Abood v Detroit Board of Education

The 1977 U. S. Supreme Court decision in Abood v Detroit Board of Education found that forcing public school employees to pay union dues affects their First Amendment rights. The Court held that a government employer and union may reach an agreement requiring employees to pay an agency service fee to cover the costs of collective bargaining, contract administration, and grievance adjustment. However, the decision clarified that objecting employees have a constitutional right to withhold payment of any union fees that support political and ideological causes.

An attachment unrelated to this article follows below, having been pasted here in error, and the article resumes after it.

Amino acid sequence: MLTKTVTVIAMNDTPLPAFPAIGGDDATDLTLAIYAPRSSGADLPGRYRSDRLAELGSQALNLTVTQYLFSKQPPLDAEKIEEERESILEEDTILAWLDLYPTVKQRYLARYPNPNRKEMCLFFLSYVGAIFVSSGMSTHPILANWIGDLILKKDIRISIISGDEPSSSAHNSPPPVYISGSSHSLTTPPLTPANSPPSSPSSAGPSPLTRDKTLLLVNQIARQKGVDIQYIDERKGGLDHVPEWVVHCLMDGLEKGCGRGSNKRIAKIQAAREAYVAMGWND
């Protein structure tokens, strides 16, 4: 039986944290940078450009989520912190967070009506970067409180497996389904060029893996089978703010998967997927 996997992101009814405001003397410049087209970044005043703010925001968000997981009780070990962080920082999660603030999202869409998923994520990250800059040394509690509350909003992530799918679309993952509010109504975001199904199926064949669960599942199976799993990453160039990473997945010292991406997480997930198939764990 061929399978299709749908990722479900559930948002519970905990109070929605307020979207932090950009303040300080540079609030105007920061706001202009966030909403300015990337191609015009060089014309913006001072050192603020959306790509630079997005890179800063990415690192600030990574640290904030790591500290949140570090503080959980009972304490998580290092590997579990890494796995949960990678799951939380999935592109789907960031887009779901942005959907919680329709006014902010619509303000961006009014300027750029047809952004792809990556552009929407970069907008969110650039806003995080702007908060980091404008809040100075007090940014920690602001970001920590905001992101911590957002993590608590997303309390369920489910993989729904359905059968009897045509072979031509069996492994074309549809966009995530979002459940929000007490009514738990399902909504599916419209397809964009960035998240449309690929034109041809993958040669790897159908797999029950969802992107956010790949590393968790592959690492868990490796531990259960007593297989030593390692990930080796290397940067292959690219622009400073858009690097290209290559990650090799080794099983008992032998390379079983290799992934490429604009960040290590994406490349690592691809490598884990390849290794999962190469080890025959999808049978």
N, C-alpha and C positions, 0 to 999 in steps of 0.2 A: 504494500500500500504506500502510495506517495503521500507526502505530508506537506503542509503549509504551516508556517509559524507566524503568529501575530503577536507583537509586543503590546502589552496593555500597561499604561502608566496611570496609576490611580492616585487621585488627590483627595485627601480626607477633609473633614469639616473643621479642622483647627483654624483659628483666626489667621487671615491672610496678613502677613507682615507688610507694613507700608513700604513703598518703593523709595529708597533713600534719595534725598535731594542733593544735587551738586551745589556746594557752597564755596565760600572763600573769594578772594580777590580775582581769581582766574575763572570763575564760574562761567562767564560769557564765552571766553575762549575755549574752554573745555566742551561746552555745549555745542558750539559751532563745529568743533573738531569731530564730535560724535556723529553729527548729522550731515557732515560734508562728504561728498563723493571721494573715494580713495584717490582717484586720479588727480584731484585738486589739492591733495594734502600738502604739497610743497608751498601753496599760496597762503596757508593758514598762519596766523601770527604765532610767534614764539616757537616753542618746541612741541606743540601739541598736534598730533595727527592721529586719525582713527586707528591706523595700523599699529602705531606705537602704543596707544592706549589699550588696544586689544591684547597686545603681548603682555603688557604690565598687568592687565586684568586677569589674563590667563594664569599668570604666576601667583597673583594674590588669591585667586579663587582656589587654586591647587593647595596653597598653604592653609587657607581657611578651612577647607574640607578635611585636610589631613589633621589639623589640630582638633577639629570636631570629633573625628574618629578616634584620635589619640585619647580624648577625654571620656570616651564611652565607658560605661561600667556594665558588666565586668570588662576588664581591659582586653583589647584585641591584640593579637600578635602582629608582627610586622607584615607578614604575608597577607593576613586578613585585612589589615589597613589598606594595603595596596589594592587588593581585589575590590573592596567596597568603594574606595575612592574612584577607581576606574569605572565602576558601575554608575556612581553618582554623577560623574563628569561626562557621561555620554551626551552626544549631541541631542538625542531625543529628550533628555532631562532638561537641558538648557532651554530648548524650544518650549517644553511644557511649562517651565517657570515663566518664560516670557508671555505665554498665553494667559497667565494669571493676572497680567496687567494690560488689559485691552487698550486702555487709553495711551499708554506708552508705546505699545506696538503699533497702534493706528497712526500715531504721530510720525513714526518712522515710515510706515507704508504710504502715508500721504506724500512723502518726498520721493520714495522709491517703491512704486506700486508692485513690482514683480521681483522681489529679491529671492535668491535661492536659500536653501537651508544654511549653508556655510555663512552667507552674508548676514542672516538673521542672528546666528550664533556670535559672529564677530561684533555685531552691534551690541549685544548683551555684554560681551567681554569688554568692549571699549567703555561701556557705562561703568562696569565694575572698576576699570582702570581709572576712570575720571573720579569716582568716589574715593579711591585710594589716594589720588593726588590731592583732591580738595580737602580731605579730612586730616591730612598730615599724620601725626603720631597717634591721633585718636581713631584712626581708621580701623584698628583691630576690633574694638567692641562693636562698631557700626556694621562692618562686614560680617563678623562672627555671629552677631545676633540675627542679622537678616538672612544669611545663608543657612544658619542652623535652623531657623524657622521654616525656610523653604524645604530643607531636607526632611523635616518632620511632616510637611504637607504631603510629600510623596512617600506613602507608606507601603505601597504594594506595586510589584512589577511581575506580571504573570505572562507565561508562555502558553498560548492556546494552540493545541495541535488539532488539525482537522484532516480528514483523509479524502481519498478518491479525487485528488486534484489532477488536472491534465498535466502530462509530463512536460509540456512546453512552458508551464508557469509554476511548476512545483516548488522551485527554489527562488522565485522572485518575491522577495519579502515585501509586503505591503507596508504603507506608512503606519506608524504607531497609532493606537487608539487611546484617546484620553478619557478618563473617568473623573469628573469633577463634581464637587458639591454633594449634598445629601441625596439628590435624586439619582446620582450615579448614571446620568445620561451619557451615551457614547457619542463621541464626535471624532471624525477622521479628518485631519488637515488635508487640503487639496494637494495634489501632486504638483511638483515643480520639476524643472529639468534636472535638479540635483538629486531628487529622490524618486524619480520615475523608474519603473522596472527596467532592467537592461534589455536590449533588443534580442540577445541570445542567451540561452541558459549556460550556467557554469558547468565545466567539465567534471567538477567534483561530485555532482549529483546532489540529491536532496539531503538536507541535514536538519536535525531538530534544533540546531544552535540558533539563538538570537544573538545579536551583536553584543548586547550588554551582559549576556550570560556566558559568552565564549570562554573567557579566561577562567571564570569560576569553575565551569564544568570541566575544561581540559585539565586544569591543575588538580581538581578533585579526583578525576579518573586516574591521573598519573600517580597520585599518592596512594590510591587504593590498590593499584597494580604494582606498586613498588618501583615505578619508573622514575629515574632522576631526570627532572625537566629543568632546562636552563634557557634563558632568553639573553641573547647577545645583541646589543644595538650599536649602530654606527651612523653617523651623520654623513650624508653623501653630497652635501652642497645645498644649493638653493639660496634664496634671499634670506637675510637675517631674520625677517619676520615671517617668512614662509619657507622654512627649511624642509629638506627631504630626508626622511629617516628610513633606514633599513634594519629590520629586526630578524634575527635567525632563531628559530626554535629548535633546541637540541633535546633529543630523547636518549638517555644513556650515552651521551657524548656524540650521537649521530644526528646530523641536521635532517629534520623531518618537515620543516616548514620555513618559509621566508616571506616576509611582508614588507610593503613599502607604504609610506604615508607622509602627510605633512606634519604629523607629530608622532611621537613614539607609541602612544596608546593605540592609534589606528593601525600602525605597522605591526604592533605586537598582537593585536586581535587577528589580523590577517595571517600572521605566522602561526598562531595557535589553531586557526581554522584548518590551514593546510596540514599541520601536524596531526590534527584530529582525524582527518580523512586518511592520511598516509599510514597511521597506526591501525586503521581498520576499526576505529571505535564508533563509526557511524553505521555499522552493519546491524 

In other words, those objecting employees can be compelled to pay only those expenses directly related to collective bargaining. Under Abood, all public employees have a constitutional right to "prevent the Union's spending a part of their required service fees to contribute to political candidates and to express political views unrelated to its duties as exclusive bargaining representative."111

School boards that negotiate contracts requiring employees to pay union representation fees are acting within their own discretion to force employees to join unions and are therefore legally liable for any failure to protect the rights of objecting employees. Under Abood, employees must be given the clear choice of either joining the union and paying full dues or else paying only a service fee to cover the direct costs of collective bargaining. Contracts that fail to give employees this choice violate the employees' constitutional rights.